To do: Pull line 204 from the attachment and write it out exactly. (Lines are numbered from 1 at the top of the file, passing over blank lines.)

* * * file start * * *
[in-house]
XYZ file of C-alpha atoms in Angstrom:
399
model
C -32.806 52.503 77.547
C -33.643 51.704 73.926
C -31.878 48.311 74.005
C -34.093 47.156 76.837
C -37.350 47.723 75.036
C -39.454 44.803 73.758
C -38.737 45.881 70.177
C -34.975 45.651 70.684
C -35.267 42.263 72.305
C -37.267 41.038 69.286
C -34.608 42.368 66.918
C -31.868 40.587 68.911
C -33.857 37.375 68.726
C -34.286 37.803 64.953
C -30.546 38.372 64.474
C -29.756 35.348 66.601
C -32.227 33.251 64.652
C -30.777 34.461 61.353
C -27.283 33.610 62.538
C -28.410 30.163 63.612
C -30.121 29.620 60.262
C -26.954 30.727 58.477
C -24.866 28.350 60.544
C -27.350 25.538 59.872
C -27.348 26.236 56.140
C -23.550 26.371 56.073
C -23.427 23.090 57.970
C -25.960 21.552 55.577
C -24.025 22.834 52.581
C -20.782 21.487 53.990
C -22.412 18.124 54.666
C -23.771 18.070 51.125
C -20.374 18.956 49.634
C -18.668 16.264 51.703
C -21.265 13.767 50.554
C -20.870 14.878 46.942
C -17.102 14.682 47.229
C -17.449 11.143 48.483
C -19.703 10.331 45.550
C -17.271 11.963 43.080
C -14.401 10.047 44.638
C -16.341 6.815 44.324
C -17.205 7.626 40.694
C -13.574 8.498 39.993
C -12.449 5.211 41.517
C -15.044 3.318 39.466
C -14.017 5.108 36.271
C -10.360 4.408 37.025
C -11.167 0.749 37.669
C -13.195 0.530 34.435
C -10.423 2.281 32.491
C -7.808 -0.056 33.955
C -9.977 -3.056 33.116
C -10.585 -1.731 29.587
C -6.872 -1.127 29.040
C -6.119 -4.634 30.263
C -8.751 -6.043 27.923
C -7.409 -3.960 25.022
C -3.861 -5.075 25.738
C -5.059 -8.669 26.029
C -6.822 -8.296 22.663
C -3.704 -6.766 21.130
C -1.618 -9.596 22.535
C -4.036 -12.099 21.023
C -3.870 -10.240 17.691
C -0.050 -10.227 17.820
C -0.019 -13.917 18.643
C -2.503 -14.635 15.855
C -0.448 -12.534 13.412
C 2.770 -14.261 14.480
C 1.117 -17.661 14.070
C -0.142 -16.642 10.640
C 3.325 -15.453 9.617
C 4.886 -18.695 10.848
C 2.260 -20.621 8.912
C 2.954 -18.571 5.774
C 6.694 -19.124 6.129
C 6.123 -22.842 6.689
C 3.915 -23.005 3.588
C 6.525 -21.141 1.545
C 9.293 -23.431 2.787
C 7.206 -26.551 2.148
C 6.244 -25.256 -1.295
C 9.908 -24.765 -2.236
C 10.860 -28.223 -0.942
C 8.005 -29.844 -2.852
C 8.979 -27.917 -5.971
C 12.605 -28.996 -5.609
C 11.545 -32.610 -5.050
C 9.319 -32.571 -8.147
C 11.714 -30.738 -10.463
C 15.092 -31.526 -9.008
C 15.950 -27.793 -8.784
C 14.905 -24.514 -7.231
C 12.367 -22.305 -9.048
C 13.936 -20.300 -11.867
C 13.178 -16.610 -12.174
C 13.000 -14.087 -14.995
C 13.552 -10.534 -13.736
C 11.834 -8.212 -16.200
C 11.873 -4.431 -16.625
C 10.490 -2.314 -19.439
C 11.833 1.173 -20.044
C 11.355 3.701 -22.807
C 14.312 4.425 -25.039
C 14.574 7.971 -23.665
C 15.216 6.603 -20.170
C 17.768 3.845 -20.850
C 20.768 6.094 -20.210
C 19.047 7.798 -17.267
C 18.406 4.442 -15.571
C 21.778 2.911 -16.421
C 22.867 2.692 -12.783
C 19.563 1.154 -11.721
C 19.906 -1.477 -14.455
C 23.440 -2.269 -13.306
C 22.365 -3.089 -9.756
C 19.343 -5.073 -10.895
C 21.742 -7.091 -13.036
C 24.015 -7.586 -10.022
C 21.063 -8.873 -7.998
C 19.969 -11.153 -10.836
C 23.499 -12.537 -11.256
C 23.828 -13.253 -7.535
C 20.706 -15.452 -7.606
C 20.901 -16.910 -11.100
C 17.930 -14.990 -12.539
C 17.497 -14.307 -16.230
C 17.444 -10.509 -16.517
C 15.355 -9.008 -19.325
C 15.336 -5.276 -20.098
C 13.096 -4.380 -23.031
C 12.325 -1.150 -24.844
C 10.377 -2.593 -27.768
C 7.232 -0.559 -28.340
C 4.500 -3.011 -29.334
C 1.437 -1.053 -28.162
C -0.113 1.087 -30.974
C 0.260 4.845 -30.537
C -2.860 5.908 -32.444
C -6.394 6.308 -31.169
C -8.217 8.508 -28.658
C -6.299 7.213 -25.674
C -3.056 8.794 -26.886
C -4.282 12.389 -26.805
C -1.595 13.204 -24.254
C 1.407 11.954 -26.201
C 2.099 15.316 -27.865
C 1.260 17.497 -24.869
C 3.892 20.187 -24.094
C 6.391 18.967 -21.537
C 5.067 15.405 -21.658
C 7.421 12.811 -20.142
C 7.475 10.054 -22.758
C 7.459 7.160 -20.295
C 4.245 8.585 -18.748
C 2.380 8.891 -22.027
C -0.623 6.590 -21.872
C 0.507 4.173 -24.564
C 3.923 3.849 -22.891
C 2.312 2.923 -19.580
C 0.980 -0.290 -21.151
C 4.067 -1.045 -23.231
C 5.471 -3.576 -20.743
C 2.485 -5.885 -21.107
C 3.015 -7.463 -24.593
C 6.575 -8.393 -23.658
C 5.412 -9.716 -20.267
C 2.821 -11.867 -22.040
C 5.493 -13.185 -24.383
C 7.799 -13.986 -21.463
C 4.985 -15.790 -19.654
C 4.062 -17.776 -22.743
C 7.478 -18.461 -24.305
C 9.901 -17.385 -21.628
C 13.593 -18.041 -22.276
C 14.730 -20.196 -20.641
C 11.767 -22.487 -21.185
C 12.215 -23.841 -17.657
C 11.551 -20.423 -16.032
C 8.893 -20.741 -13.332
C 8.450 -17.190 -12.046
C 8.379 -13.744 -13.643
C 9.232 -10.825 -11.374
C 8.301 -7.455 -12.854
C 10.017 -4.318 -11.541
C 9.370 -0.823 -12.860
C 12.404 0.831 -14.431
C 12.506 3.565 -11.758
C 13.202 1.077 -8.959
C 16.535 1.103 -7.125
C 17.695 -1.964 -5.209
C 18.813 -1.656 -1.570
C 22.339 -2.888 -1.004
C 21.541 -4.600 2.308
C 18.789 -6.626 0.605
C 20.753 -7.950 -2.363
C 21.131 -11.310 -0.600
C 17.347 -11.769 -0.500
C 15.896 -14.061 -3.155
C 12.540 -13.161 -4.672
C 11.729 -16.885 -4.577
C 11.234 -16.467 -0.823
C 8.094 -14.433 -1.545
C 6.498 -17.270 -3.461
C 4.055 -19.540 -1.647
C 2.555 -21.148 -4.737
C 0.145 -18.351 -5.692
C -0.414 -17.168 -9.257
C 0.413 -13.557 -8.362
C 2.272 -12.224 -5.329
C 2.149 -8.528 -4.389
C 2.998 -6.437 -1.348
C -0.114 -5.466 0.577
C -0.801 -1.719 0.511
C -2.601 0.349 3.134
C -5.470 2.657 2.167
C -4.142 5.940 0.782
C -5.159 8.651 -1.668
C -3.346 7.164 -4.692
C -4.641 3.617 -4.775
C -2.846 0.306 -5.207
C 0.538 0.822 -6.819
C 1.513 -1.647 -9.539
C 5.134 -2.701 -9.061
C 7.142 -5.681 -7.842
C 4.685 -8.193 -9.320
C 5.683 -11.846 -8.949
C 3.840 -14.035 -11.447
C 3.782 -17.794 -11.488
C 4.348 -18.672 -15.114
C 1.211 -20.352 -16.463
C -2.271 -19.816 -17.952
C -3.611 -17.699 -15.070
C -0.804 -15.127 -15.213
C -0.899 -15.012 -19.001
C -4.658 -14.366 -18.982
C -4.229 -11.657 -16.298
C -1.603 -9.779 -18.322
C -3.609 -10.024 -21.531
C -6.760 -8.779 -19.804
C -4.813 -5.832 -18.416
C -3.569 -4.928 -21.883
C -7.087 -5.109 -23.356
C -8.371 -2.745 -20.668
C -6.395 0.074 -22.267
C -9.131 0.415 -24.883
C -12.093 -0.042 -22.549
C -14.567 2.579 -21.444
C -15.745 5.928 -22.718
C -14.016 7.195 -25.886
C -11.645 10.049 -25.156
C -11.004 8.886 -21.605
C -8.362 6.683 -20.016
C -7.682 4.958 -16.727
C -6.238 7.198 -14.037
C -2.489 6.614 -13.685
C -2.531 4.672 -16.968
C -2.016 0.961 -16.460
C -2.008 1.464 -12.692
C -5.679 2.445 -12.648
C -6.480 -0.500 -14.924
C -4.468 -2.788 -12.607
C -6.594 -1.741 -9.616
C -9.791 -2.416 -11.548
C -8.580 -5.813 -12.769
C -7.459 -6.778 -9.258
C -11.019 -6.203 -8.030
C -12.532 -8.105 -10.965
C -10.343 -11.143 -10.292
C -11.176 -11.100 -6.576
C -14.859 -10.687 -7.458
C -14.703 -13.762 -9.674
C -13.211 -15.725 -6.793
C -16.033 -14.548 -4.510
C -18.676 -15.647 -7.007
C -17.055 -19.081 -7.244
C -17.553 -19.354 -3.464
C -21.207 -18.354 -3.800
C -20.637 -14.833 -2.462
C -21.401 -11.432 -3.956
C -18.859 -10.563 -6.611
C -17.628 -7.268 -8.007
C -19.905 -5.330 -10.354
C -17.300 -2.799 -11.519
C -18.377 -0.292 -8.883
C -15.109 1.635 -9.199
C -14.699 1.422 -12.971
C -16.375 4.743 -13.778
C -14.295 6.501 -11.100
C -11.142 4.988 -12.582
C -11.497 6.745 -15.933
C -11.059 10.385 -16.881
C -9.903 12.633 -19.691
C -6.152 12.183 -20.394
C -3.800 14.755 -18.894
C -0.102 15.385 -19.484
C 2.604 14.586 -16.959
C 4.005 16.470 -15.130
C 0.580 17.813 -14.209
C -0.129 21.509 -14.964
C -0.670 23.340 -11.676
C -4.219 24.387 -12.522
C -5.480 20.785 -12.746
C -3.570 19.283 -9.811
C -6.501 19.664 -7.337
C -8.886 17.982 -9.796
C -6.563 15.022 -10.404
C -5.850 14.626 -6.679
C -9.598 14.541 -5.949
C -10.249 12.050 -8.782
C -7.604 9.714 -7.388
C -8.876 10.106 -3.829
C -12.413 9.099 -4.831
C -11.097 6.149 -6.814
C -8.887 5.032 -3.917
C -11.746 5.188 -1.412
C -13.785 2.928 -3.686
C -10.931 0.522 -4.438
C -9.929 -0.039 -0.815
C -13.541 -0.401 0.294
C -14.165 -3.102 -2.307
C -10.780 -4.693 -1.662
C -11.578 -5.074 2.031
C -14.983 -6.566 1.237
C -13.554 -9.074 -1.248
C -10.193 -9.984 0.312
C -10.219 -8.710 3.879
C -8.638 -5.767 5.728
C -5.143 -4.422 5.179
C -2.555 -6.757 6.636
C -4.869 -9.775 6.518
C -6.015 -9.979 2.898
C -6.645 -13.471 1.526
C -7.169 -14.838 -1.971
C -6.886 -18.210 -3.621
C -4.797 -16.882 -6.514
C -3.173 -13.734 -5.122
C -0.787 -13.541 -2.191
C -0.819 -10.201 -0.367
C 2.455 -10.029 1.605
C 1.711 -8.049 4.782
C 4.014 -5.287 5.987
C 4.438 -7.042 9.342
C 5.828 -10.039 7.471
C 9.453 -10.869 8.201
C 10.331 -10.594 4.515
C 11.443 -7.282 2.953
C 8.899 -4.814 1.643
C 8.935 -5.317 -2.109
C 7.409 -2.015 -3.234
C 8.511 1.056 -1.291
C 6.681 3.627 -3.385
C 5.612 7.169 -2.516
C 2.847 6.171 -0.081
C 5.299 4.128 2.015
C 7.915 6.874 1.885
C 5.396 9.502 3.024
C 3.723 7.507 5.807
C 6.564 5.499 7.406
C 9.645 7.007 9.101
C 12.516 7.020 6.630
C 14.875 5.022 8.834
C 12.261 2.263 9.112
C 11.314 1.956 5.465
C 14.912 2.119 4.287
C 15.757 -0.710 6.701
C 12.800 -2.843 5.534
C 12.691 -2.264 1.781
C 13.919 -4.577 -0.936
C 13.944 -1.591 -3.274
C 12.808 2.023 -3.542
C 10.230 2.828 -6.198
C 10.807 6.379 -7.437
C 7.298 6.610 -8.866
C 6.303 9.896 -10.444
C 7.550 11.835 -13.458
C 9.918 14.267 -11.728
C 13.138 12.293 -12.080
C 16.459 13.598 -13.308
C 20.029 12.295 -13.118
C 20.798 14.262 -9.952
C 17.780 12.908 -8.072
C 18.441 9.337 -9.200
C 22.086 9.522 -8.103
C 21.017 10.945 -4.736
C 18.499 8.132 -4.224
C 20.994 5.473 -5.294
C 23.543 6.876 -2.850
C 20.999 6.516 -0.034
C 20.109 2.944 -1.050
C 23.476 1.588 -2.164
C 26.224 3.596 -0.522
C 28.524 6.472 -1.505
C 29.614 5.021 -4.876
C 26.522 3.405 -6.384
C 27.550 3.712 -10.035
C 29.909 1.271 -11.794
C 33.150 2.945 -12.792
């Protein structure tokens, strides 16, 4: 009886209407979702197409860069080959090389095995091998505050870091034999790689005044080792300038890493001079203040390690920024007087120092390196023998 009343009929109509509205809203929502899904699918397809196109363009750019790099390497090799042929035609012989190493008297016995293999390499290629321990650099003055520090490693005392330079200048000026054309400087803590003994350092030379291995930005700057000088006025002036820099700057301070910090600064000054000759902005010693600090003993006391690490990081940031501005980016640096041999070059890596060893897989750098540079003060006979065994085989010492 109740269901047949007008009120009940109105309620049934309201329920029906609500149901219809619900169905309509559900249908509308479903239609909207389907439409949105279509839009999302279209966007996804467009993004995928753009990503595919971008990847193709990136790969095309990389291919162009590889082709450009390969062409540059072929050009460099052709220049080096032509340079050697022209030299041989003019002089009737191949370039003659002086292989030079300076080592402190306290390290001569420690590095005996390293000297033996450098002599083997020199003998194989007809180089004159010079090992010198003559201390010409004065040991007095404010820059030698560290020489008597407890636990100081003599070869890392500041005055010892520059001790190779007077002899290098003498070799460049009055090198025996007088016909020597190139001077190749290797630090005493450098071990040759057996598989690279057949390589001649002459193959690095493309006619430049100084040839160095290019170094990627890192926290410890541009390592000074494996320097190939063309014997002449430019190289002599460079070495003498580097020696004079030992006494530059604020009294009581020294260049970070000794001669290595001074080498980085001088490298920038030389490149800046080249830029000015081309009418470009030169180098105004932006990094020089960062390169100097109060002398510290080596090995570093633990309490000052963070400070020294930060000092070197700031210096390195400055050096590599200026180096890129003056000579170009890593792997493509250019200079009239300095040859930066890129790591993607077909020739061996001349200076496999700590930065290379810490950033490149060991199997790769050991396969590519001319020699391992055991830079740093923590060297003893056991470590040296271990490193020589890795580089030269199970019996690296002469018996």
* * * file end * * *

C 15.896 -14.061 -3.155